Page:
• Information Management: Storing, integrating and analysing the information assets required for business processes so that information flows to the right user, in the right format at the right time.
  • Information Delivery: Aggregating information from different sources, and publishing it to target groups in a personalised way in real time. This provides the platform for collaboration and sharing across devices and applications.
  • Information Governance: Maintaining all relevant information for the legally required compliance periods. This underpins all stages of the flow of enterprise information across your organisation.

The Digital Core acts as an enterprise architecture to connect people, processes, and the critical information through every stage of the information flow.

Three use cases

1. Optimise enterprise asset management

You can maintain, repair and operate your fleets, plants and distribution networks more efficiently. Extend your ERP and EAM systems to deliver collaboration, information governance and process control to operations and maintenance activities. Benefits include:

  • Increase asset uptime and reliability
  • 360-degree view of asset information, process and master data
  • Improve the quality and consistency of asset information and
    work instructions
  • Reduce HSE risks and incidents
  • Transparent compliance and effective management of change
    (MoC)
  • Support external service providers and maintenance workers
  • Move from reactive to predictive maintenance

2. Deliver a more engaging customer experience

You can empower your marketing, sales and support teams to improve the customer experience and increase your share of the customer wallet with tailored, multi-channel communications. Benefits include:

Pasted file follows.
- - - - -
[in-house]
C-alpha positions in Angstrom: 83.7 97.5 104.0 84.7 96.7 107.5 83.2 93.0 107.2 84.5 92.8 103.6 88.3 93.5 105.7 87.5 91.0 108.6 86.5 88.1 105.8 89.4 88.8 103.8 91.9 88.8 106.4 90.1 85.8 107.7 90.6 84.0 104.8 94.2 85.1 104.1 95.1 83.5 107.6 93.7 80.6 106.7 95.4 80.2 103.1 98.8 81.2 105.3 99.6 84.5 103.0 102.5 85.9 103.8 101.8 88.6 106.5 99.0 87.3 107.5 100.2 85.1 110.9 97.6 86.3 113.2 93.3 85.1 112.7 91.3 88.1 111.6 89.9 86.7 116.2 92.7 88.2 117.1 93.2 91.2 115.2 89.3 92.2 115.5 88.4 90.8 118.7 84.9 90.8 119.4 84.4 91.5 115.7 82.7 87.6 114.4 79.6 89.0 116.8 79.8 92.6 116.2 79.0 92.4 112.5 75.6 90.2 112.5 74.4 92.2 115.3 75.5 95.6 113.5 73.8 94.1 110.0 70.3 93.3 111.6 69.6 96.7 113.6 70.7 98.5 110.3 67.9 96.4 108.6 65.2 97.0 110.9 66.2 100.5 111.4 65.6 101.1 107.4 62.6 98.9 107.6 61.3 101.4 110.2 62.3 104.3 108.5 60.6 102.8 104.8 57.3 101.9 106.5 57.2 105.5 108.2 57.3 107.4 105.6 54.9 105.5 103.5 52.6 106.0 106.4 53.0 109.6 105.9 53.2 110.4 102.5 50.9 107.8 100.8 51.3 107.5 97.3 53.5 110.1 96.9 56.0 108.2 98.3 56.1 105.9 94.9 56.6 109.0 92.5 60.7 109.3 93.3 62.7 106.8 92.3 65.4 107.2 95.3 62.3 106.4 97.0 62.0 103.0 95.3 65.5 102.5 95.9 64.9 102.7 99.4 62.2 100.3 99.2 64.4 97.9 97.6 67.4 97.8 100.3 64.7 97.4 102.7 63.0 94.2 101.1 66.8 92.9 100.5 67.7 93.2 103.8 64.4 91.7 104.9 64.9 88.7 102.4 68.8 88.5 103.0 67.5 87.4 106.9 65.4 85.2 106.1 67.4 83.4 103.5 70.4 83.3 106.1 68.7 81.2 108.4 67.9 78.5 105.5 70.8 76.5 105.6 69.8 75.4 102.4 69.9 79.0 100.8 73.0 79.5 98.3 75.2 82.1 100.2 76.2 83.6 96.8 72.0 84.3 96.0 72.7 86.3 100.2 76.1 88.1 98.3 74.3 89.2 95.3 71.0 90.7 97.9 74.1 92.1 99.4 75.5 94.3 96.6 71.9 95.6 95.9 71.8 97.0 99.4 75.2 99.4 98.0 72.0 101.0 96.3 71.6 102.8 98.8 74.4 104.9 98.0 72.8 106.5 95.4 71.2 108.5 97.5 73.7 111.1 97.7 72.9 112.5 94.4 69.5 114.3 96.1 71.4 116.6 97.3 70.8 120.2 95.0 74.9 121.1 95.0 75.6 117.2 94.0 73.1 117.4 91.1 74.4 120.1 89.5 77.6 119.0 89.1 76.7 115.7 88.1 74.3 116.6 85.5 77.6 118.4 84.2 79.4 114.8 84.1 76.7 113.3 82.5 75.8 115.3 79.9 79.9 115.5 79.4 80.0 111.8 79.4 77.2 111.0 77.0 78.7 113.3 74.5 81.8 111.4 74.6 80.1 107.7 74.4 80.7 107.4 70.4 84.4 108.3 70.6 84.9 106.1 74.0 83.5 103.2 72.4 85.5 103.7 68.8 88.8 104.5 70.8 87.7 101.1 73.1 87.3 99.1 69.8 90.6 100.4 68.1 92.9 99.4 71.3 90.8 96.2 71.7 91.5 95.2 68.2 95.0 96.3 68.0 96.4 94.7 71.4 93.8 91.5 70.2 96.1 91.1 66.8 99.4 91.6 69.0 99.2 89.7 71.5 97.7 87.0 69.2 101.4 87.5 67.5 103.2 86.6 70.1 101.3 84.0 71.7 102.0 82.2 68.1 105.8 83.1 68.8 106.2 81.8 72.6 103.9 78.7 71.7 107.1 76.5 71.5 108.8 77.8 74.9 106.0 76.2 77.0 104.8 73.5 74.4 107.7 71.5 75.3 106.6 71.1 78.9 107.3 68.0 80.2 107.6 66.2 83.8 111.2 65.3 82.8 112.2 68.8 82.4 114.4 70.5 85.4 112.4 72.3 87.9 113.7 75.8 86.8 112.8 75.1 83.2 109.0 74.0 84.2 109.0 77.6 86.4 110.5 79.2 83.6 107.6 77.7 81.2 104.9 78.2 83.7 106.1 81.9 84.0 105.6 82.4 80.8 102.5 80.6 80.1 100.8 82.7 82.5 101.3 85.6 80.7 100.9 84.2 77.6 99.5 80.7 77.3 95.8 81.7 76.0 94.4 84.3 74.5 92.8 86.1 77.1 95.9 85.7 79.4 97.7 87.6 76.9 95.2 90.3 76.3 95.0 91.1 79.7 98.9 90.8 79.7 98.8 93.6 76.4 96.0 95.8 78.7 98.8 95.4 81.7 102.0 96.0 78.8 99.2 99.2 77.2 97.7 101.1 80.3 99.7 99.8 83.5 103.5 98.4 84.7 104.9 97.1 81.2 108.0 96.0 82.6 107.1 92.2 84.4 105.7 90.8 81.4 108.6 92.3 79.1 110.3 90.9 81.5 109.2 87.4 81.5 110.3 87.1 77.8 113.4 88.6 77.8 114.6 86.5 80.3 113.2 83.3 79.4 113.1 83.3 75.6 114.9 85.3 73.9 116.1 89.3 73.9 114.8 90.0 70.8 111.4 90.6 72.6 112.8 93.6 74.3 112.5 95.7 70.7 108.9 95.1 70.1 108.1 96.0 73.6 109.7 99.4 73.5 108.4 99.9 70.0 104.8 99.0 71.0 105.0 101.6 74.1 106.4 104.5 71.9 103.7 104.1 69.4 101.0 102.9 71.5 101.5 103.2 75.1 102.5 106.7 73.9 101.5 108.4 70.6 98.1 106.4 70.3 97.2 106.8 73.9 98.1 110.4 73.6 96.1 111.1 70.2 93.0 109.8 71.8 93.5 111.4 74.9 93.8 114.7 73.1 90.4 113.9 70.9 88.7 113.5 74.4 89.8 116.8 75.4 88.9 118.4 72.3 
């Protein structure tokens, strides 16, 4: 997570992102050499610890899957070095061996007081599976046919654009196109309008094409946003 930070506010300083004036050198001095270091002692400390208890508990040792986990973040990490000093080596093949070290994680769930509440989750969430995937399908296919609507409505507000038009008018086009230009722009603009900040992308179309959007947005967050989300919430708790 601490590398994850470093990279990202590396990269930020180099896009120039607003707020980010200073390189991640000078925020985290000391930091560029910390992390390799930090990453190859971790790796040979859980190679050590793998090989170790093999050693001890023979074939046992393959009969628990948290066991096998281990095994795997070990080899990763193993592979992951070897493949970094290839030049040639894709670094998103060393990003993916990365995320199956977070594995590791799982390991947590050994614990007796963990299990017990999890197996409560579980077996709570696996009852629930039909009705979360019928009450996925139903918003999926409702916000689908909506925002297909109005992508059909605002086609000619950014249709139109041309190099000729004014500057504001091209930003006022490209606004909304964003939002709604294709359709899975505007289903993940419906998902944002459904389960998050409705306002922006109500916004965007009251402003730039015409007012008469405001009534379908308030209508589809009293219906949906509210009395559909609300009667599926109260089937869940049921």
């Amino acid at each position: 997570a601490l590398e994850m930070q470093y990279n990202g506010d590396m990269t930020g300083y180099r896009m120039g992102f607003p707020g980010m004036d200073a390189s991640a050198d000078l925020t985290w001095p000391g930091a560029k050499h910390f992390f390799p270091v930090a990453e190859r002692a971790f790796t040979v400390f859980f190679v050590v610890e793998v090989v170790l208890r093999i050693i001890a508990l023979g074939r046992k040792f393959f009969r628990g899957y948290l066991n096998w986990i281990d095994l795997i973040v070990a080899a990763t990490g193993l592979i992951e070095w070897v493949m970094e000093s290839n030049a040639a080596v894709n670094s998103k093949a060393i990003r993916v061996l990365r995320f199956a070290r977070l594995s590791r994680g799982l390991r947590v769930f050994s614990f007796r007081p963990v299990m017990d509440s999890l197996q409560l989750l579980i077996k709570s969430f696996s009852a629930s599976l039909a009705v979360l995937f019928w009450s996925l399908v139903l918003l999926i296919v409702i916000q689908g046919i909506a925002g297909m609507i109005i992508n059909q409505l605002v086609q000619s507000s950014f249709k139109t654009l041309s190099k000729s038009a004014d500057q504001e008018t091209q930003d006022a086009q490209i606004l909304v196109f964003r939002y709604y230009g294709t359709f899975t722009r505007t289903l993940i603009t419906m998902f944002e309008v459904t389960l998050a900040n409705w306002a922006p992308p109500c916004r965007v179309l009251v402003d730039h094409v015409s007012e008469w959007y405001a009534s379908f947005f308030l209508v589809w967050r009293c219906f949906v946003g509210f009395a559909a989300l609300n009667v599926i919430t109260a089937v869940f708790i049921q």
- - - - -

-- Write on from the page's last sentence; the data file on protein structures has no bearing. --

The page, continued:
• Deliver high-volume personalised customer billing and
    communications
  • Tailor communications based on customer information and
    energy profiles
  • Support marketing and demand-side management programs
  • Deliver consistent corporate branding and message
  • Increase customer satisfaction and reduce call centre volume

3. Manage your Smart Grid data efficiently

You can manage the ever-expanding volume and velocity of Big Data from your meter data management (MDM) and demand-side management systems (DMS). Embedded data archiving delivers improved business insight and regulatory compliance. Benefits include:

  • Retain customer and network records to support regulatory requirements
  • Optimize the reliability and performance of your production systems
  • Gain insight into historical operations and performance
  • Improve visibility, reporting, and compliance

The Digital Core makes it simple to incorporate mobile, cloud, Big Data, and AI into content-rich digital processes. It delivers the foundation for a successful digital transformation.

To learn more download Digital Transformation in the Australian Utilities Sector today.

About the author

Martin Richards is the Senior Director – Energy Industry Strategy at OpenText which is a corporate member of the Which-50 Digital Intelligence Unit. Our members provide their insights and expertise for the benefit of the Which-50 community. Membership fees apply.